Phil: "I don’t think even Tracii would be stupid enough to compete with us at this point.”
Phil: "The LA Guns debut along with Cocked & Loaded “sounds like shit.”
"I just don’t understand why he came up with this stupid decision to quit his own band and do a side project with a bored millionaire." Phil Lewis on Tracii Guns and Nikki Sixx
Metal Sludge exclusive with LA Guns singer Phil Lewis
By: Keith Ryan Cartwright
Metal Sludge Contributor
Phil Lewis said that working with longtime friend and sometime collaborator Andy Johns gives him and his band mates a confidence they wouldn’t otherwise have. “When the guy who recorded the vocals to Stairway to Heaven tells you, you’ve just done a good take,” Lewis elaborated, “you tend to believe him.”
The man famous for working with Led Zeppelin, The Rolling Stones and Van Halen has obviously taken a liking to Lewis’ longstanding version of L.A. Guns. They’ve worked with the famed producer for 10 years – beginning with 2002’s Waking the Dead – and they’re recently released Hollywood Forever debuted at No. 25 on the Billboard Hard Rock Album Chart.
Lewis likened Johns to being an uncle and said the recording process is a “full-contact production.”
Claiming he has no interest in working with producers like Mutt Lange or Bob Rock, Lewis said in the future he would rather wait six months for Johns, than to record with someone other than the man whose career catalog has sold in excess of 160 million copies. “Andy’s flexible with me,” said Lewis, who added, at this point in their career, it’s important for the band to “stick to our template.”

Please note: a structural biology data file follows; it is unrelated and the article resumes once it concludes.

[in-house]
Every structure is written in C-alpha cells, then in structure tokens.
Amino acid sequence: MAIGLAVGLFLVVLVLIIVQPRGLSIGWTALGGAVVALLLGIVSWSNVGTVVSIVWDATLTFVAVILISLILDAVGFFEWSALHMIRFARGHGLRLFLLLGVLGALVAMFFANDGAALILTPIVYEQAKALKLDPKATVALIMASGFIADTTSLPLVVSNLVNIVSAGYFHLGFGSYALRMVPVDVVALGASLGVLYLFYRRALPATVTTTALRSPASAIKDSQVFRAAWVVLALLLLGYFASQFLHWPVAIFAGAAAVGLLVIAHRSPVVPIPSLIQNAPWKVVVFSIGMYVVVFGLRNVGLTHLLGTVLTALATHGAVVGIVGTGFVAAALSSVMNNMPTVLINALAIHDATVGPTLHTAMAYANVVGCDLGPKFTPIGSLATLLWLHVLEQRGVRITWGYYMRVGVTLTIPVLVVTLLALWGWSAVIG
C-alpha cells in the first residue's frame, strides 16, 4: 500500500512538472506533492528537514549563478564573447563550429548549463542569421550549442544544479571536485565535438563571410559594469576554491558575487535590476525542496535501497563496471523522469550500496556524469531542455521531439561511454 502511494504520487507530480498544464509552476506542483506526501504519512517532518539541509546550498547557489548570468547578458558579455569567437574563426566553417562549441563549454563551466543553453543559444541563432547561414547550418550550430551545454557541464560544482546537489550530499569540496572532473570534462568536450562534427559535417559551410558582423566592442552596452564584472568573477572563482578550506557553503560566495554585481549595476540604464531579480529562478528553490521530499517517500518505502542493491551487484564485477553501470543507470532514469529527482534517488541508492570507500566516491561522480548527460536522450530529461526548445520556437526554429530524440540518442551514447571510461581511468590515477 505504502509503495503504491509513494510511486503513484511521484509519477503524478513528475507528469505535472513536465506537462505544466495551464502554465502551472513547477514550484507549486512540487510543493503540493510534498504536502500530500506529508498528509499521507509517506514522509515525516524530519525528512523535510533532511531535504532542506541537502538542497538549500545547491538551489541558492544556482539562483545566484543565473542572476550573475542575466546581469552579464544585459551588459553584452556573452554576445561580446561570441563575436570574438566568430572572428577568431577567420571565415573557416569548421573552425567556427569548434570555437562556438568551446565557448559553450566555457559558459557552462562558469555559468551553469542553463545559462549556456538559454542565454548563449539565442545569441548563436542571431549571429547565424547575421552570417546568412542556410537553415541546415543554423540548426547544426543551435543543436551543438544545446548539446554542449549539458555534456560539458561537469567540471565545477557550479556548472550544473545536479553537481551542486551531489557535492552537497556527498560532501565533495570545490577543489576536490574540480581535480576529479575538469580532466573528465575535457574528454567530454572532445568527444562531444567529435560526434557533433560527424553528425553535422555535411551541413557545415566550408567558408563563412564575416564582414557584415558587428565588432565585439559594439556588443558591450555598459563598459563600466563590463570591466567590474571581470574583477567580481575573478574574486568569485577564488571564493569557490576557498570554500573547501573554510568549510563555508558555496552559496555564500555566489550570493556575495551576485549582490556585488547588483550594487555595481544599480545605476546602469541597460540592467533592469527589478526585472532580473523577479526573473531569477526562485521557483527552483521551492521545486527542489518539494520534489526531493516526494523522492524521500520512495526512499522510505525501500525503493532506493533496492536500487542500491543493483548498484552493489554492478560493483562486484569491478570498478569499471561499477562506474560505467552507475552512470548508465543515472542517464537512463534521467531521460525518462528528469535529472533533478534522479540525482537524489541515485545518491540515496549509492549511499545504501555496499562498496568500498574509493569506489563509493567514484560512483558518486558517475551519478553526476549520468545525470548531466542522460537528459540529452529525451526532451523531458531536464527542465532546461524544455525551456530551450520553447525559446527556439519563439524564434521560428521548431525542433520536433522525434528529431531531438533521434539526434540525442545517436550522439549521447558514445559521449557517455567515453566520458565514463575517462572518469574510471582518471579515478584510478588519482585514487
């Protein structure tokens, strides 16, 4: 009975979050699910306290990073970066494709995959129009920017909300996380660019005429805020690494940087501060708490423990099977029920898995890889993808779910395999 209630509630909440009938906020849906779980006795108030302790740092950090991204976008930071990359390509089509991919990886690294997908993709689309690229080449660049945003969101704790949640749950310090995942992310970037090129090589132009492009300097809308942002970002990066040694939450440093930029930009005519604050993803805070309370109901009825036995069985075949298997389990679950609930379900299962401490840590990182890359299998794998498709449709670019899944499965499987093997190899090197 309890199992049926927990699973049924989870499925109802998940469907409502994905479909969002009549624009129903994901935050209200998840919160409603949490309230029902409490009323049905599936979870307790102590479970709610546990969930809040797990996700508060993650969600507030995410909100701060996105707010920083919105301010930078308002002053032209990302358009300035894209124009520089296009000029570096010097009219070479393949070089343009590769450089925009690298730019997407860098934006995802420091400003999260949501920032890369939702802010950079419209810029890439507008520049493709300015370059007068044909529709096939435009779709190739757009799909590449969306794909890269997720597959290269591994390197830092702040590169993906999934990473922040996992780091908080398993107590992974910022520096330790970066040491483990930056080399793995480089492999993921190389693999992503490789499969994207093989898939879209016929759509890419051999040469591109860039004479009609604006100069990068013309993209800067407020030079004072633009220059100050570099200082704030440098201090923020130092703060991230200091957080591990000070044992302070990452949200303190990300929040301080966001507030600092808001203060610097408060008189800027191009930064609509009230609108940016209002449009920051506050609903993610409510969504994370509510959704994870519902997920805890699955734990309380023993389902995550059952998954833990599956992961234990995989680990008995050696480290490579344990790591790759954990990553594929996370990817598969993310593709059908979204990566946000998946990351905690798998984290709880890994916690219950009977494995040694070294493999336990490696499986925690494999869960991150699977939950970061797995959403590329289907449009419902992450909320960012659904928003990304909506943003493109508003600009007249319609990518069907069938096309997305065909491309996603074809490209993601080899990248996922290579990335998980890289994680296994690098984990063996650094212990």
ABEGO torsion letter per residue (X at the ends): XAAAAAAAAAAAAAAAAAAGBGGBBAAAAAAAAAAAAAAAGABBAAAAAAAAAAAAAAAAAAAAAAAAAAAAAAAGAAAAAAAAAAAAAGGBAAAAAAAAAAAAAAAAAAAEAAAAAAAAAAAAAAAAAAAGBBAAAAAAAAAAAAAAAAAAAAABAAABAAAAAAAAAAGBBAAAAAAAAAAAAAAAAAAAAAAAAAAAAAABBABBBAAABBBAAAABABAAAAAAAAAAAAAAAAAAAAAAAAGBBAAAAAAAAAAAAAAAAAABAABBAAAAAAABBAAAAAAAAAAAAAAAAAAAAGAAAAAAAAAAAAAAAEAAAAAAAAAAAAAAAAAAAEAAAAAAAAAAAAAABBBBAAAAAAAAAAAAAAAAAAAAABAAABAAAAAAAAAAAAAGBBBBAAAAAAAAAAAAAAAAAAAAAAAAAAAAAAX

He said that means no auto tuning the vocals or using any drum loops.
LA GUNS – Scotty Griffin, Phil Lewis, Stacey Blades & Steve Riley
There’s also formula for the songwriting that stays true to verse, chorus, verse, chorus, bridge, solo, chorus and out. “You don’t get too precious about it,” Lewis said. “It’s only music.” That’s why Hollywood Forever is anything but a Lewis solo project. In fact, when the songwriting process commenced in early January, Lewis said, all four members – Steve Riley, Stacey Blades, Scotty Griffin and Lewis – came to rehearsal with four or five songs each.
They wound up recording 14 songs – 13 originals and one cover – over a six-week period beginning in late January. Lewis said the deal with Deadline Music, a division of the Cleopatra Music Group, came about quickly and in order to meet a summer release date of Tuesday, June 5, the band didn’t have time to agonize over some of the smaller details during the recording process—instead trusting Johns.
“I would have liked to have had a little bit more time on the mixing,” Lewis admitted. “I would have liked to live with it for a couple of weeks and made a few changes. We didn’t have that luxury.”
This is their first studio album since releasing Tails from the Strip seven years ago. In addition to three studio albums, L.A. Guns has released two other albums worth of covers material –Rips the Covers Off (2004) and Covered in Guns (2010) – since guitarist and namesake Tracii Guns left the fold.
Guns originally left to join the ill-fated Brides of Destruction with Motley Crue bassist Nikki Sixx.
“He quit the band,” Lewis said. “He left and we moved
on and, no, we didn’t want him back. We were relieved, to be honest.”
Although the band has had a long and contentious
history – Riley was fired in 1992 and rejoined two years later after Lewis quit – Lewis remains adamant that the group had no intentions of kicking Guns out at the time of his departure.